## Binary Counter using verilog

A binary counter is a simple counter that has an initial value of 0 at the time of reset. It value keeps incrementing by 1 at each clock cycle. And finally it reaches its maximum value, say 1111 in binary for a 4 bit counter, it again reaches 0000 in binary and keeps counting one.

Here is the verilog implemmentation of shift register.

 `// referencedesigner.com// Example of binary_countermodule binary_counter #(parameter N=4) ( input wire clk, reset, output wire [N-1:0] binary );  reg [N-1:0] r_reg; wire [N-1:0] r_next;  always @(posedge clk, negedge reset) begin if (~reset) r_reg <= 0; else r_reg <= r_next; end assign binary = r_reg; assign r_next = r_reg+1;endmodule`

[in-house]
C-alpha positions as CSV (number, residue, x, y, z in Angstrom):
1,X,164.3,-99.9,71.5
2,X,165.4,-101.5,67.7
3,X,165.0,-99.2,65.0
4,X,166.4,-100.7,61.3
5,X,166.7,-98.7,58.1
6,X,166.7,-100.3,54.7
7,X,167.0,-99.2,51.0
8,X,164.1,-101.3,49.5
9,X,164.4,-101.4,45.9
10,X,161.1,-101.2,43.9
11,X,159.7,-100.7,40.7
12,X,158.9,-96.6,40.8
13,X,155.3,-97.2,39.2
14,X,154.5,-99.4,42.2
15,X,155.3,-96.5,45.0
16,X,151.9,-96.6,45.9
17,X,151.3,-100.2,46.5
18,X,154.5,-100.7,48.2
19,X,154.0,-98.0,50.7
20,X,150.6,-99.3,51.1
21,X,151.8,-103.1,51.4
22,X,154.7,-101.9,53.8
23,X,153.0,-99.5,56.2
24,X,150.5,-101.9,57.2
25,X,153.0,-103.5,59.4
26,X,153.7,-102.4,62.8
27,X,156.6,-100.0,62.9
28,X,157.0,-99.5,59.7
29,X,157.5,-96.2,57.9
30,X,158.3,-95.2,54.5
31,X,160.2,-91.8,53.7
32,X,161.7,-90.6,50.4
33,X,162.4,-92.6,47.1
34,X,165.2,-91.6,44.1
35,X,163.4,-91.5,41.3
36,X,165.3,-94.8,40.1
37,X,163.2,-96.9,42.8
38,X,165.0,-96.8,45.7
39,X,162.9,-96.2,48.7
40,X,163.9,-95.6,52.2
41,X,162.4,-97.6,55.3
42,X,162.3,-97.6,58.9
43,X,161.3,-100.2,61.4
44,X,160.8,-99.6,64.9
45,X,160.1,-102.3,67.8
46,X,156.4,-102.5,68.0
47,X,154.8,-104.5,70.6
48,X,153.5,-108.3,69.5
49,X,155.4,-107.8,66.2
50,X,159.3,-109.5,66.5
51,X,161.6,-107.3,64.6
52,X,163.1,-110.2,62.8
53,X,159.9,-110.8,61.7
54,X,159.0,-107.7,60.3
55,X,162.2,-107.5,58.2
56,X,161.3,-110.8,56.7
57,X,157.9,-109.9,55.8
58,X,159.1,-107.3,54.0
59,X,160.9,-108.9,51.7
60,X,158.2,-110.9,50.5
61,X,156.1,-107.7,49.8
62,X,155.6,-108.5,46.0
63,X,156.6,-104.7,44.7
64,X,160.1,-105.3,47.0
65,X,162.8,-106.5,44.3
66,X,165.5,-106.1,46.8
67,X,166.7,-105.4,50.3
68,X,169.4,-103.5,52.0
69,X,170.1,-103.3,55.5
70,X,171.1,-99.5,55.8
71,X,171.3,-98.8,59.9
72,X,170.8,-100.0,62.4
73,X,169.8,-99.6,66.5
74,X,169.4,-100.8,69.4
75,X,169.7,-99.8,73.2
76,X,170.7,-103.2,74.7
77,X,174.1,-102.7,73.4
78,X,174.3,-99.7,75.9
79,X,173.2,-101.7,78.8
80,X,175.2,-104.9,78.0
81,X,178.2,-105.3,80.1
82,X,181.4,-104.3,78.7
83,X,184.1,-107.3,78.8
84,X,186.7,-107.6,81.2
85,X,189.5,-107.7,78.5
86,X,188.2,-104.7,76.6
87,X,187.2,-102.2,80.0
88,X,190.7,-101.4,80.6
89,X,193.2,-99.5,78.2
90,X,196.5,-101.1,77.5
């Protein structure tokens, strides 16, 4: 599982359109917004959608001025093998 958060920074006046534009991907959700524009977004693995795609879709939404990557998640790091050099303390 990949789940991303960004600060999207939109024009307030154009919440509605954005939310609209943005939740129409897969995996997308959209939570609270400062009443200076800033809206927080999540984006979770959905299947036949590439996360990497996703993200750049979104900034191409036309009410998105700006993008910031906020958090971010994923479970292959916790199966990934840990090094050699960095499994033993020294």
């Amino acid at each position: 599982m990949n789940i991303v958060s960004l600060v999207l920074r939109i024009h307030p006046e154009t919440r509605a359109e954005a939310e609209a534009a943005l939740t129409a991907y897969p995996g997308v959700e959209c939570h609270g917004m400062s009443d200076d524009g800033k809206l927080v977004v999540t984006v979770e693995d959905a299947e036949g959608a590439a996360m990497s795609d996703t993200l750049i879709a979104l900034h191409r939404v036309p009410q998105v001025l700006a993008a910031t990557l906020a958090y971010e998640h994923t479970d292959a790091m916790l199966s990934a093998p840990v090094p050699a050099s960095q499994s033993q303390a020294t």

## Explanation

We make use of the simple addition statement for incrementing value. We should note the property of addition that - it wraps when it reaches its max value.

 `assign r_next = r_reg+1;;`

The testbech for the binary counter

 ``timescale 1ns / 1psmodule stimulus; // Inputs reg clk ; reg reset; // Output wire[3:0] binary; // Instantiate the Binary Counter binary_counter #(4) s1 ( .clk(clk), .reset(reset), .binary(binary) );  integer i; initial begin  clk = 0; for(i =0; i<=40; i=i+1) begin #10 clk = ~clk; end end initial begin \$dumpfile("test.vcd");\$dumpvars(0,stimulus); reset =1;#2 reset = 0;#2 reset =1;end   initial begin \$monitor("clk=%d binary=%4b",clk,binary); end endmodule`

Exercise

1. Change the binary counter so that it counts down in place of count up

2. Modify the code so that, it gives output 1 ( define another output wire), for one clock period every time it reaches max value.